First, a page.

It all boils down to self control

9/19/2017


Our economy is not doing so great, many people are struggling and more and more people are spiraling into debt. While you can't control what is happening in our country currently, you can definitely control your money. And the only way to do that is by exercising financial self-control.

Self-control essentially means discipline. This means controlling impulses, delaying gratification, pushing through frustration, persevering when challenged, and waiting patiently for your turn. Sometimes, self-control means an almighty push to change and develop new habits.

Sadly, our culture doesn't encourage that. Instead, we are encouraged to “buy it now and pay later!” with easy monthly payments. Advertisers also know how to play into our insecurities as consumers and tell us infinite ways their products will satisfy our needs. In turn, we spend with a vengeance because we subconsciously believe that we are meeting our needs.

This overconsumption does not add up in our favour and it also produces a payment to payment lifestyle that never ends and keeps us stressed, depressed, and enslaved to debt.  This can be quite detrimental and counterproductive to achieving long-term financial goals.

If you want to see your financial dreams come true you must properly manage your income. Otherwise, the money will soon be gone with little to show for it.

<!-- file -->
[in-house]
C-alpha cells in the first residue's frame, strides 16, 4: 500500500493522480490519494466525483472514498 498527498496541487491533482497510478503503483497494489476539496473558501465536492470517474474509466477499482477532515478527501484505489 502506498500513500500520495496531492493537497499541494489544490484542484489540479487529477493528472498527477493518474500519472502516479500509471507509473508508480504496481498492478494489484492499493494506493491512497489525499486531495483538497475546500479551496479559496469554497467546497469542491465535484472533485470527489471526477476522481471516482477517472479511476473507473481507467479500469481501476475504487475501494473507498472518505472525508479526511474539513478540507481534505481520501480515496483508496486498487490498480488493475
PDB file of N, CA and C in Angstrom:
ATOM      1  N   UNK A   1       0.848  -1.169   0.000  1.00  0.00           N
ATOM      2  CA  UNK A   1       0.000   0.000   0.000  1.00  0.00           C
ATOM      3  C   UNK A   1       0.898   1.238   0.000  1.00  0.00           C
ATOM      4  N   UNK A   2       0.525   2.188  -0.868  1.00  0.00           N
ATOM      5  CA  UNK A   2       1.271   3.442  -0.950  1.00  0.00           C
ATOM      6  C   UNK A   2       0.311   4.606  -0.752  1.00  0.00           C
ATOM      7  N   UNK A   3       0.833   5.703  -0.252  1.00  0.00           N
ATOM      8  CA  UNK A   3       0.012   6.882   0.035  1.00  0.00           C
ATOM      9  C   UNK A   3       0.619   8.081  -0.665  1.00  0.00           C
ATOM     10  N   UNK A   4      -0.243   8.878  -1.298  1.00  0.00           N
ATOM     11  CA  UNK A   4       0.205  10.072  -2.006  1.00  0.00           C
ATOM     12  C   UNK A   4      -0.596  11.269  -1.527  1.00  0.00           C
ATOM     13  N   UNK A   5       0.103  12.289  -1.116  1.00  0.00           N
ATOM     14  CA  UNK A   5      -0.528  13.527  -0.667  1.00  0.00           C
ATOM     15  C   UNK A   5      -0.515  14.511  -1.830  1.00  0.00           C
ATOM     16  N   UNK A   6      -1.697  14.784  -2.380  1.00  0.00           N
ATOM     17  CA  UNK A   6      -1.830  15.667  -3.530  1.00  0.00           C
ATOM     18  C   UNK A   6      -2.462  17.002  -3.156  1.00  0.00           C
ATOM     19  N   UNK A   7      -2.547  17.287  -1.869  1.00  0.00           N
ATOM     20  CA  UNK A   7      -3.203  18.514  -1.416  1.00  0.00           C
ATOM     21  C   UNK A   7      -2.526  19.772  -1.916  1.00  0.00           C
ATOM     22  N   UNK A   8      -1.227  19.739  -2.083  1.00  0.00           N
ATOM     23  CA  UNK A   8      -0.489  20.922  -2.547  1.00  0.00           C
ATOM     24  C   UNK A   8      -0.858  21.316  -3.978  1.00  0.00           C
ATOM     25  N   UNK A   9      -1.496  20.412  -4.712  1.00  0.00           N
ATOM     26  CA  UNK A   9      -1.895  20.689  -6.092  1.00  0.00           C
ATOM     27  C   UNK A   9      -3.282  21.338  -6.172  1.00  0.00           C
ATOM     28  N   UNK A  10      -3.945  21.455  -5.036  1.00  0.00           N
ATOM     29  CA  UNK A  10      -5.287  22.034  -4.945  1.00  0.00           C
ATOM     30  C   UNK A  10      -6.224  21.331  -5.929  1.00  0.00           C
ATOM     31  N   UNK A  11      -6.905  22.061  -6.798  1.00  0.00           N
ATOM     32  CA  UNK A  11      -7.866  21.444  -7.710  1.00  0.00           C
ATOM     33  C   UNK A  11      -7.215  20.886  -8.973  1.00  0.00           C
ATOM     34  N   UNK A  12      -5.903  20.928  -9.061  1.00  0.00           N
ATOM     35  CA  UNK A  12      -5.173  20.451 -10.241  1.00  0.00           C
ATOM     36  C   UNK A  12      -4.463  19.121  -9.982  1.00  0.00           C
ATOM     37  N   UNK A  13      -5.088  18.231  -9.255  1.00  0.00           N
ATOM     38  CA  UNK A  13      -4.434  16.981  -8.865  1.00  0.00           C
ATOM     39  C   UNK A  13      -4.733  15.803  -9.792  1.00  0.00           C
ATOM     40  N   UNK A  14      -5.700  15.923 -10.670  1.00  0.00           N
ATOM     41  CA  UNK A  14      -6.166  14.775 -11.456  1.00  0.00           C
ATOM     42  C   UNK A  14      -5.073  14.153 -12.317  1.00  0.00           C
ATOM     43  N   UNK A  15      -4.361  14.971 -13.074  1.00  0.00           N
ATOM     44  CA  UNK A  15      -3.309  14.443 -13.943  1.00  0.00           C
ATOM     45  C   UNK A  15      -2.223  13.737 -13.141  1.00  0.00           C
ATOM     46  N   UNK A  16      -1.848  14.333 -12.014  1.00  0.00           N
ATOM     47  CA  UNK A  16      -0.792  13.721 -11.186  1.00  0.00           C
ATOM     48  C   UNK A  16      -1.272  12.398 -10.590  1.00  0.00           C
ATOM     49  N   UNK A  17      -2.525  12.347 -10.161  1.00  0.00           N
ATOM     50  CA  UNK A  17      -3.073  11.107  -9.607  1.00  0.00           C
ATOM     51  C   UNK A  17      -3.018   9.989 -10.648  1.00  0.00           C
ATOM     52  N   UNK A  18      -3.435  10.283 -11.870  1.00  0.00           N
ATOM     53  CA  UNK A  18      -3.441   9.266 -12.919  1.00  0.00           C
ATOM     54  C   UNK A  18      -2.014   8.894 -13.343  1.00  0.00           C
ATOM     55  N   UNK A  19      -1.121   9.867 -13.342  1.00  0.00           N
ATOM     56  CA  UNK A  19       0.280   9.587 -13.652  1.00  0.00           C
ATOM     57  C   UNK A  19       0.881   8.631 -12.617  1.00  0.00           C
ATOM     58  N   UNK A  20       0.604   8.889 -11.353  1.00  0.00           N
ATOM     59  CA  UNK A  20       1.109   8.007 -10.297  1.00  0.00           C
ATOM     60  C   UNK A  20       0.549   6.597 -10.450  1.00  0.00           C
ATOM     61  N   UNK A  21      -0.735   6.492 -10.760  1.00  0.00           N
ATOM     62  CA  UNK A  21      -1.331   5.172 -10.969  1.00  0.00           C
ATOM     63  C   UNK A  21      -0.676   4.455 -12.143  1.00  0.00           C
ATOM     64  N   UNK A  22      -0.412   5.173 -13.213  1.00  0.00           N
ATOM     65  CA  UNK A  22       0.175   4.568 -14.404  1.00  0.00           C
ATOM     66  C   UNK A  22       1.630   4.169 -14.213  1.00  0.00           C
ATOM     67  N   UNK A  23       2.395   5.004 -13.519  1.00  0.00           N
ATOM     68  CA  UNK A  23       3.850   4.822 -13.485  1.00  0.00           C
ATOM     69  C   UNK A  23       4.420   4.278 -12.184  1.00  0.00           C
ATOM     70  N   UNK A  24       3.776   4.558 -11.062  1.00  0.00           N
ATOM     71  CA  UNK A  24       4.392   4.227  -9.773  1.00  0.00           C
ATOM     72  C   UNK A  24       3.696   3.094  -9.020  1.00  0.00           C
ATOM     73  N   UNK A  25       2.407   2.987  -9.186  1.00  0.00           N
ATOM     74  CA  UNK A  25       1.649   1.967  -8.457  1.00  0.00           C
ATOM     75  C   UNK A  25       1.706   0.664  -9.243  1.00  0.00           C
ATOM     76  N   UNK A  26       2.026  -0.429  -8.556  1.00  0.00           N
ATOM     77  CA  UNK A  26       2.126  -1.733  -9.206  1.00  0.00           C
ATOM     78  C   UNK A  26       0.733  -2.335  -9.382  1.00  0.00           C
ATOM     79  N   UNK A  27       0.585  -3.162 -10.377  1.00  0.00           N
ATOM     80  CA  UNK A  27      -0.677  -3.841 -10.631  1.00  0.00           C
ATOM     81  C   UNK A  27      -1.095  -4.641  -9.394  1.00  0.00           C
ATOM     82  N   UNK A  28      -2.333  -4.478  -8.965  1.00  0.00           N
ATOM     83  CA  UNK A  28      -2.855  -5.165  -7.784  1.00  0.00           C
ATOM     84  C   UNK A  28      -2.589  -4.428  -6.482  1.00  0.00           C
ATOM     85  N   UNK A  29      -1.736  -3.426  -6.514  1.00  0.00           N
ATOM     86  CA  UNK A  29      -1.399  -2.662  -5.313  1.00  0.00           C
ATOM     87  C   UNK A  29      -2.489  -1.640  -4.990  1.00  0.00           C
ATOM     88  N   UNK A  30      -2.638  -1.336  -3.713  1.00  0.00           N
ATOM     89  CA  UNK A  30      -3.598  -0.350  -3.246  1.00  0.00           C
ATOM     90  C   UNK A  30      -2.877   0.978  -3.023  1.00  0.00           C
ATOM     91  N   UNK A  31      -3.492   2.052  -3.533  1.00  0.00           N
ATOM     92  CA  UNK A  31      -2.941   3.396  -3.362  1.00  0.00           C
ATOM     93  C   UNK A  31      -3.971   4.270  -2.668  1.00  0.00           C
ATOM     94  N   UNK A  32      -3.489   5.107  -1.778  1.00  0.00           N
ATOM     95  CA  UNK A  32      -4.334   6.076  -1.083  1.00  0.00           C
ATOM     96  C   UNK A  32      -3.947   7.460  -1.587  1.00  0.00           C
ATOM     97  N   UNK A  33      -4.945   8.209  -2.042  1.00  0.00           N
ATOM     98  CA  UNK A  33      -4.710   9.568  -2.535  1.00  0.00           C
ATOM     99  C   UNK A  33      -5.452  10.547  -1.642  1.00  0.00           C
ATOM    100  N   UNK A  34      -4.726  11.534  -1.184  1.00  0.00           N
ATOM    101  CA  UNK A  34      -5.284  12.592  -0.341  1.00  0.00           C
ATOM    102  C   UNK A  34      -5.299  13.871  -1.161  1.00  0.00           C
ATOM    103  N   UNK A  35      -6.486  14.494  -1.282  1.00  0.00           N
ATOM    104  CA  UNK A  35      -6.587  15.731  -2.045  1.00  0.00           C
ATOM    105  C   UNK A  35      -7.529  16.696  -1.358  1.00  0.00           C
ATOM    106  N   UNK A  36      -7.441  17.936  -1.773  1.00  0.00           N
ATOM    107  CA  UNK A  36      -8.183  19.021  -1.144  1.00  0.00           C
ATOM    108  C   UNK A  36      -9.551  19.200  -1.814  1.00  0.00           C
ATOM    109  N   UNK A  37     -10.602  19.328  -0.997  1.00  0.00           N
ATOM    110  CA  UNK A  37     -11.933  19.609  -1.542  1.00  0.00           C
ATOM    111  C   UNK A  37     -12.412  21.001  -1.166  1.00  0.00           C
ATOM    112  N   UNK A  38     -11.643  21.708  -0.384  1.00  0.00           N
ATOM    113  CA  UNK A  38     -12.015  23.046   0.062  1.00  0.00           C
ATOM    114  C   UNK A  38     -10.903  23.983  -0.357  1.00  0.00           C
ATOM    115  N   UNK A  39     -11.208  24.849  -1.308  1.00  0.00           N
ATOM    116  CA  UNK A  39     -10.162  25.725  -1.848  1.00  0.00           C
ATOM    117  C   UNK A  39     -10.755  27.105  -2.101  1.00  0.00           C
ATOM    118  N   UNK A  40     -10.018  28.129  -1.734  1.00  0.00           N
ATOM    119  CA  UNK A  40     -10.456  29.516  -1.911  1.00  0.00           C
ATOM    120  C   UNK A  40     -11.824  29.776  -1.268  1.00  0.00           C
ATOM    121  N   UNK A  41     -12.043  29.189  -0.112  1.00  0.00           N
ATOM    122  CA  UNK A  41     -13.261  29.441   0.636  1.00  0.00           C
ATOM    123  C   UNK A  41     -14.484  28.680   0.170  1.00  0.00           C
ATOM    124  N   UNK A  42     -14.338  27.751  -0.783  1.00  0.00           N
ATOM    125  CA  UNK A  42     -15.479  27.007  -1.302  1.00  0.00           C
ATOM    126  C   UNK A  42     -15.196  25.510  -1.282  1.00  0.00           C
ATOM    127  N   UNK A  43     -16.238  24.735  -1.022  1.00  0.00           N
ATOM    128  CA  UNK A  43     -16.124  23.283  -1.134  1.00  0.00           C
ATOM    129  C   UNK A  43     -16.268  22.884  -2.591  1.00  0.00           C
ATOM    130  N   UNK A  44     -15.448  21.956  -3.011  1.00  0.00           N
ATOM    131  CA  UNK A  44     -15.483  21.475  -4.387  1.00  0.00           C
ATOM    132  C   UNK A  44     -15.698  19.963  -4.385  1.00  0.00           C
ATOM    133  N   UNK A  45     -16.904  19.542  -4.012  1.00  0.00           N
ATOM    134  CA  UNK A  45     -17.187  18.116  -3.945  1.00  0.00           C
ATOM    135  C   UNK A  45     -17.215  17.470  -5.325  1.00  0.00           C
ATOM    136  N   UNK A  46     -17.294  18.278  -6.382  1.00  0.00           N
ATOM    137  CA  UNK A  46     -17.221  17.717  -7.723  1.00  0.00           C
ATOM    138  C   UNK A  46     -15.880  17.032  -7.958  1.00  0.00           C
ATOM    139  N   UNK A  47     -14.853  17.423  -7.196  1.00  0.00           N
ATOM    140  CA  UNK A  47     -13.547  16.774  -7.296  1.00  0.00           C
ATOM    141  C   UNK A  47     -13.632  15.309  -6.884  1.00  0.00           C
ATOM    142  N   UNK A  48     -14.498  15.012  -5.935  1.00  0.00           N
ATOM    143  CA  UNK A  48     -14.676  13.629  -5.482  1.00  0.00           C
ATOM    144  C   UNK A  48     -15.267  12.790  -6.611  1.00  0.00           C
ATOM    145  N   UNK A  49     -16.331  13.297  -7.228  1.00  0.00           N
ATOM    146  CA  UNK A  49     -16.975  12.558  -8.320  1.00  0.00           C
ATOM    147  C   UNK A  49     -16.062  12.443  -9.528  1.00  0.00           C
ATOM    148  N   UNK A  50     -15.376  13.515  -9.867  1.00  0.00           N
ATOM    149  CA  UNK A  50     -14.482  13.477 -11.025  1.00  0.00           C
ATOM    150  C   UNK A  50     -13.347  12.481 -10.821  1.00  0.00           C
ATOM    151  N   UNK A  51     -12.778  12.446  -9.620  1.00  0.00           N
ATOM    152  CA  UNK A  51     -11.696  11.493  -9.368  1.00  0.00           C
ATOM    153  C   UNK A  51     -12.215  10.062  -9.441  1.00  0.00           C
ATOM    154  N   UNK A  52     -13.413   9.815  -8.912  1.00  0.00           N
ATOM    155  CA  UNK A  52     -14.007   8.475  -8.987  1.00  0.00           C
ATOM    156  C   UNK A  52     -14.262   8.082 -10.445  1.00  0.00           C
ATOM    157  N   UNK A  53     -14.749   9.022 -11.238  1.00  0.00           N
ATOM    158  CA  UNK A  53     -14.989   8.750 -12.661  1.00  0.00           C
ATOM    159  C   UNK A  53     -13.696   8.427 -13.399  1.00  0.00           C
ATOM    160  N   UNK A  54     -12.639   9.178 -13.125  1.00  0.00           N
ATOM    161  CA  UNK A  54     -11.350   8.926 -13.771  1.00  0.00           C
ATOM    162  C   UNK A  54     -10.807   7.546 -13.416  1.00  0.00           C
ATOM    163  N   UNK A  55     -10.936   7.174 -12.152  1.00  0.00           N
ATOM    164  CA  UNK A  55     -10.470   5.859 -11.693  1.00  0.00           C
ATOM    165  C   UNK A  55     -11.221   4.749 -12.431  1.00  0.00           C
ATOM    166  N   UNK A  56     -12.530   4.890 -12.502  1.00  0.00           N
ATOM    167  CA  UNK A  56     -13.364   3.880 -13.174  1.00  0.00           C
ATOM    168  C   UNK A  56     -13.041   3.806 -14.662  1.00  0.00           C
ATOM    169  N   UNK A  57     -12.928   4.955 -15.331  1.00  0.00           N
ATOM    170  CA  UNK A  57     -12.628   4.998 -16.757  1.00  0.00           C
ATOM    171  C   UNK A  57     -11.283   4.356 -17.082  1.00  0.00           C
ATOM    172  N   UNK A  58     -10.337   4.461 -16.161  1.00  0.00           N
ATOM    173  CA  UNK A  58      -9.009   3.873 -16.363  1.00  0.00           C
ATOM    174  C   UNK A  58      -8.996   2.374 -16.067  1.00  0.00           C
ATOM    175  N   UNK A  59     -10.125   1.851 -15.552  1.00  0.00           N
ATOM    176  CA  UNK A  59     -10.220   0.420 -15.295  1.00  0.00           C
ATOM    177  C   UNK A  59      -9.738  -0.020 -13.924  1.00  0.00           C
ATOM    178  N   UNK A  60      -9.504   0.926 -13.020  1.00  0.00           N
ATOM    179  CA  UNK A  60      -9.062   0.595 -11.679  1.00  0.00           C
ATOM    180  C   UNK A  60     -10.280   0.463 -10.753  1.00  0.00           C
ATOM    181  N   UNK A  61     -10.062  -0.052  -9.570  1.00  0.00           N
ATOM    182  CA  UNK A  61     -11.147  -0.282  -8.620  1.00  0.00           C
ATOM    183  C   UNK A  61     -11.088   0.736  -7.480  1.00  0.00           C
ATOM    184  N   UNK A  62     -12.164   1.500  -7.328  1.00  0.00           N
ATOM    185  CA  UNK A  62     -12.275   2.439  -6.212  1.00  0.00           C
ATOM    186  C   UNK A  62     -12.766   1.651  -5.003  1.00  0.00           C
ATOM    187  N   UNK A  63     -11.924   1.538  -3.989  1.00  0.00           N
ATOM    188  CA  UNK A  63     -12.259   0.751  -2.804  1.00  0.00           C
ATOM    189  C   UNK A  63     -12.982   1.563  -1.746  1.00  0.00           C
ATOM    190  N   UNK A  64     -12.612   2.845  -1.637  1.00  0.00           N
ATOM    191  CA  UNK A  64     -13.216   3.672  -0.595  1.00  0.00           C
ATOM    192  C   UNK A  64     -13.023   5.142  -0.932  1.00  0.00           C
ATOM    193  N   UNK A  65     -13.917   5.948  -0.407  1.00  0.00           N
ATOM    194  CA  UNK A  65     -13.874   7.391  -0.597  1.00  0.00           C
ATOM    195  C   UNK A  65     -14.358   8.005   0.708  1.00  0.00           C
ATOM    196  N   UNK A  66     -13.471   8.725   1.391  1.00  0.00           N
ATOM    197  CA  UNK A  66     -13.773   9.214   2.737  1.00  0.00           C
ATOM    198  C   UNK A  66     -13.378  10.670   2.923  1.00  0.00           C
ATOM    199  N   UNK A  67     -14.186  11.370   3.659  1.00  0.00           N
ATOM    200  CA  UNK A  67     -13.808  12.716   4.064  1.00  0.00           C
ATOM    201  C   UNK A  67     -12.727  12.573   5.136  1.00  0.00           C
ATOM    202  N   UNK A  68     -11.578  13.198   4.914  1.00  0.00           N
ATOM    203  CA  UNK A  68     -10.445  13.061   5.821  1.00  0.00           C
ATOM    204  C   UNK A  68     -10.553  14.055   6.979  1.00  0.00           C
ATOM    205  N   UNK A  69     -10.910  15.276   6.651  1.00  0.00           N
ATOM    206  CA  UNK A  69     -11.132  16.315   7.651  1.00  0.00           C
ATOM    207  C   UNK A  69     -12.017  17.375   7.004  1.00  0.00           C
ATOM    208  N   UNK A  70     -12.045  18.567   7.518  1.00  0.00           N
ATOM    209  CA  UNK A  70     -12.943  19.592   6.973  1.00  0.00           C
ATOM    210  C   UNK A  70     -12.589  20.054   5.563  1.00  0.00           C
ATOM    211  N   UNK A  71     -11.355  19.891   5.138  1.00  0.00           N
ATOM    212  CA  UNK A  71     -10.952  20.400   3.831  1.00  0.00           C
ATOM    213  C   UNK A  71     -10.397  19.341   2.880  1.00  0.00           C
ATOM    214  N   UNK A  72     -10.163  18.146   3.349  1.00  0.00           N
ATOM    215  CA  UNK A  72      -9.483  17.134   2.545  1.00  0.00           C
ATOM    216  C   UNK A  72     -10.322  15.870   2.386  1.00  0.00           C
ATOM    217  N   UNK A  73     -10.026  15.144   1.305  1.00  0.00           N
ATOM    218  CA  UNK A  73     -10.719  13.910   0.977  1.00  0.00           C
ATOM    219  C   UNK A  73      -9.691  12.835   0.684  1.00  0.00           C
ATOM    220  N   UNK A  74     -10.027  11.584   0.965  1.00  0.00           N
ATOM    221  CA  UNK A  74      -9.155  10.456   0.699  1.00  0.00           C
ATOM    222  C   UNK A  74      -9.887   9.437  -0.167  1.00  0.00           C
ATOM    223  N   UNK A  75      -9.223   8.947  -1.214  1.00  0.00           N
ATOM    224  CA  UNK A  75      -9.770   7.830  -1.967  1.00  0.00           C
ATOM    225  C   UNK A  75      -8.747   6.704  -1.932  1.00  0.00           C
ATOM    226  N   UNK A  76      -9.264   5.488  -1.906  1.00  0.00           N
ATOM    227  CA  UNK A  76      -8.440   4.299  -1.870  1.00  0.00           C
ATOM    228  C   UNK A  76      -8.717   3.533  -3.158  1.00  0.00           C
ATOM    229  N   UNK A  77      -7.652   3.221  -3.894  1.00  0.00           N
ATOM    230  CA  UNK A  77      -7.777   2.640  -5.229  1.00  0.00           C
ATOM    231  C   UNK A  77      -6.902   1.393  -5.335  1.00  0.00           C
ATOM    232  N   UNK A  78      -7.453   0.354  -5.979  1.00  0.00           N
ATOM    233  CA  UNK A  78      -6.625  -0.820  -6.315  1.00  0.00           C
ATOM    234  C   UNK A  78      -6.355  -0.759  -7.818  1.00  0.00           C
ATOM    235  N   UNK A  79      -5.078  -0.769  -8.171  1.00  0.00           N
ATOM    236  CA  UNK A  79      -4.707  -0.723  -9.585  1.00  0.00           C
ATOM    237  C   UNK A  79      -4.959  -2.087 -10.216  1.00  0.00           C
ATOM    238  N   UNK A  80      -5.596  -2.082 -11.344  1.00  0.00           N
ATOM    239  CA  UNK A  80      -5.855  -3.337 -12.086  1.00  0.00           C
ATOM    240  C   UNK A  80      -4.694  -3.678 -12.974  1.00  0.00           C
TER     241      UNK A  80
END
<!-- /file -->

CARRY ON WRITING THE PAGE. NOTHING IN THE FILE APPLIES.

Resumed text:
If you always overspend or have an unrestrained need for pleasure, you may find maintaining self-control and discipline to be a little more difficult than others. So try this tips for a month and see what happens:

Get an adviser. Managing money is an emotional experience for many of us and when we are faced with financially distressing situations, we tend to bury our heads in the sand. So an outside point of view can come in handy. Good advice might save you money in the long run.

Be mindful of your spending. What you spend your money reflects what you value. Pay attention and think carefully and logically about the decisions you make with money. Choosing to effectively spend will always be a battle of self-control.

Identify your needs from wants. There will always be something to want. Once one desire is fulfilled, the eyes will turn to something else. Each time you’re tempted to buy something related to your hobbies, pause, take a deep breath—and then plan to actually spend on things related to your interests instead.

Do not purchase items on impulse. Consider thinking if you really need the item, or maybe you can still put it off for later when you really have the need for it.

If you want to get out of debt, stop using credit.  That’s like eating a slap chips every night before bed and wondering why your jeans keep getting tighter. Keeping away from credit cards and other forms of debt keeps you from digging for yourself a deeper hole.

I’m a huge fan of paying yourself first. If you can set up an automated deposit from your checking to your savings at the start of each month it helps even more. The less you have to consciously deal with setting aside the money, the less likely you are to spend it. I’ve had R200 coming out of my account every month for the past 8 years now and that small amount has accumulated nicely.

You don’t need to be a math genius to handle your money matters and build wealth. It takes a bit of common sense, being adaptive, understanding how our minds work, and practicing the art of setting personal limitations (and goals) and following through.

How much discipline and self-control do you practice in your everyday life? Do you spend more money each month than your budget allows?

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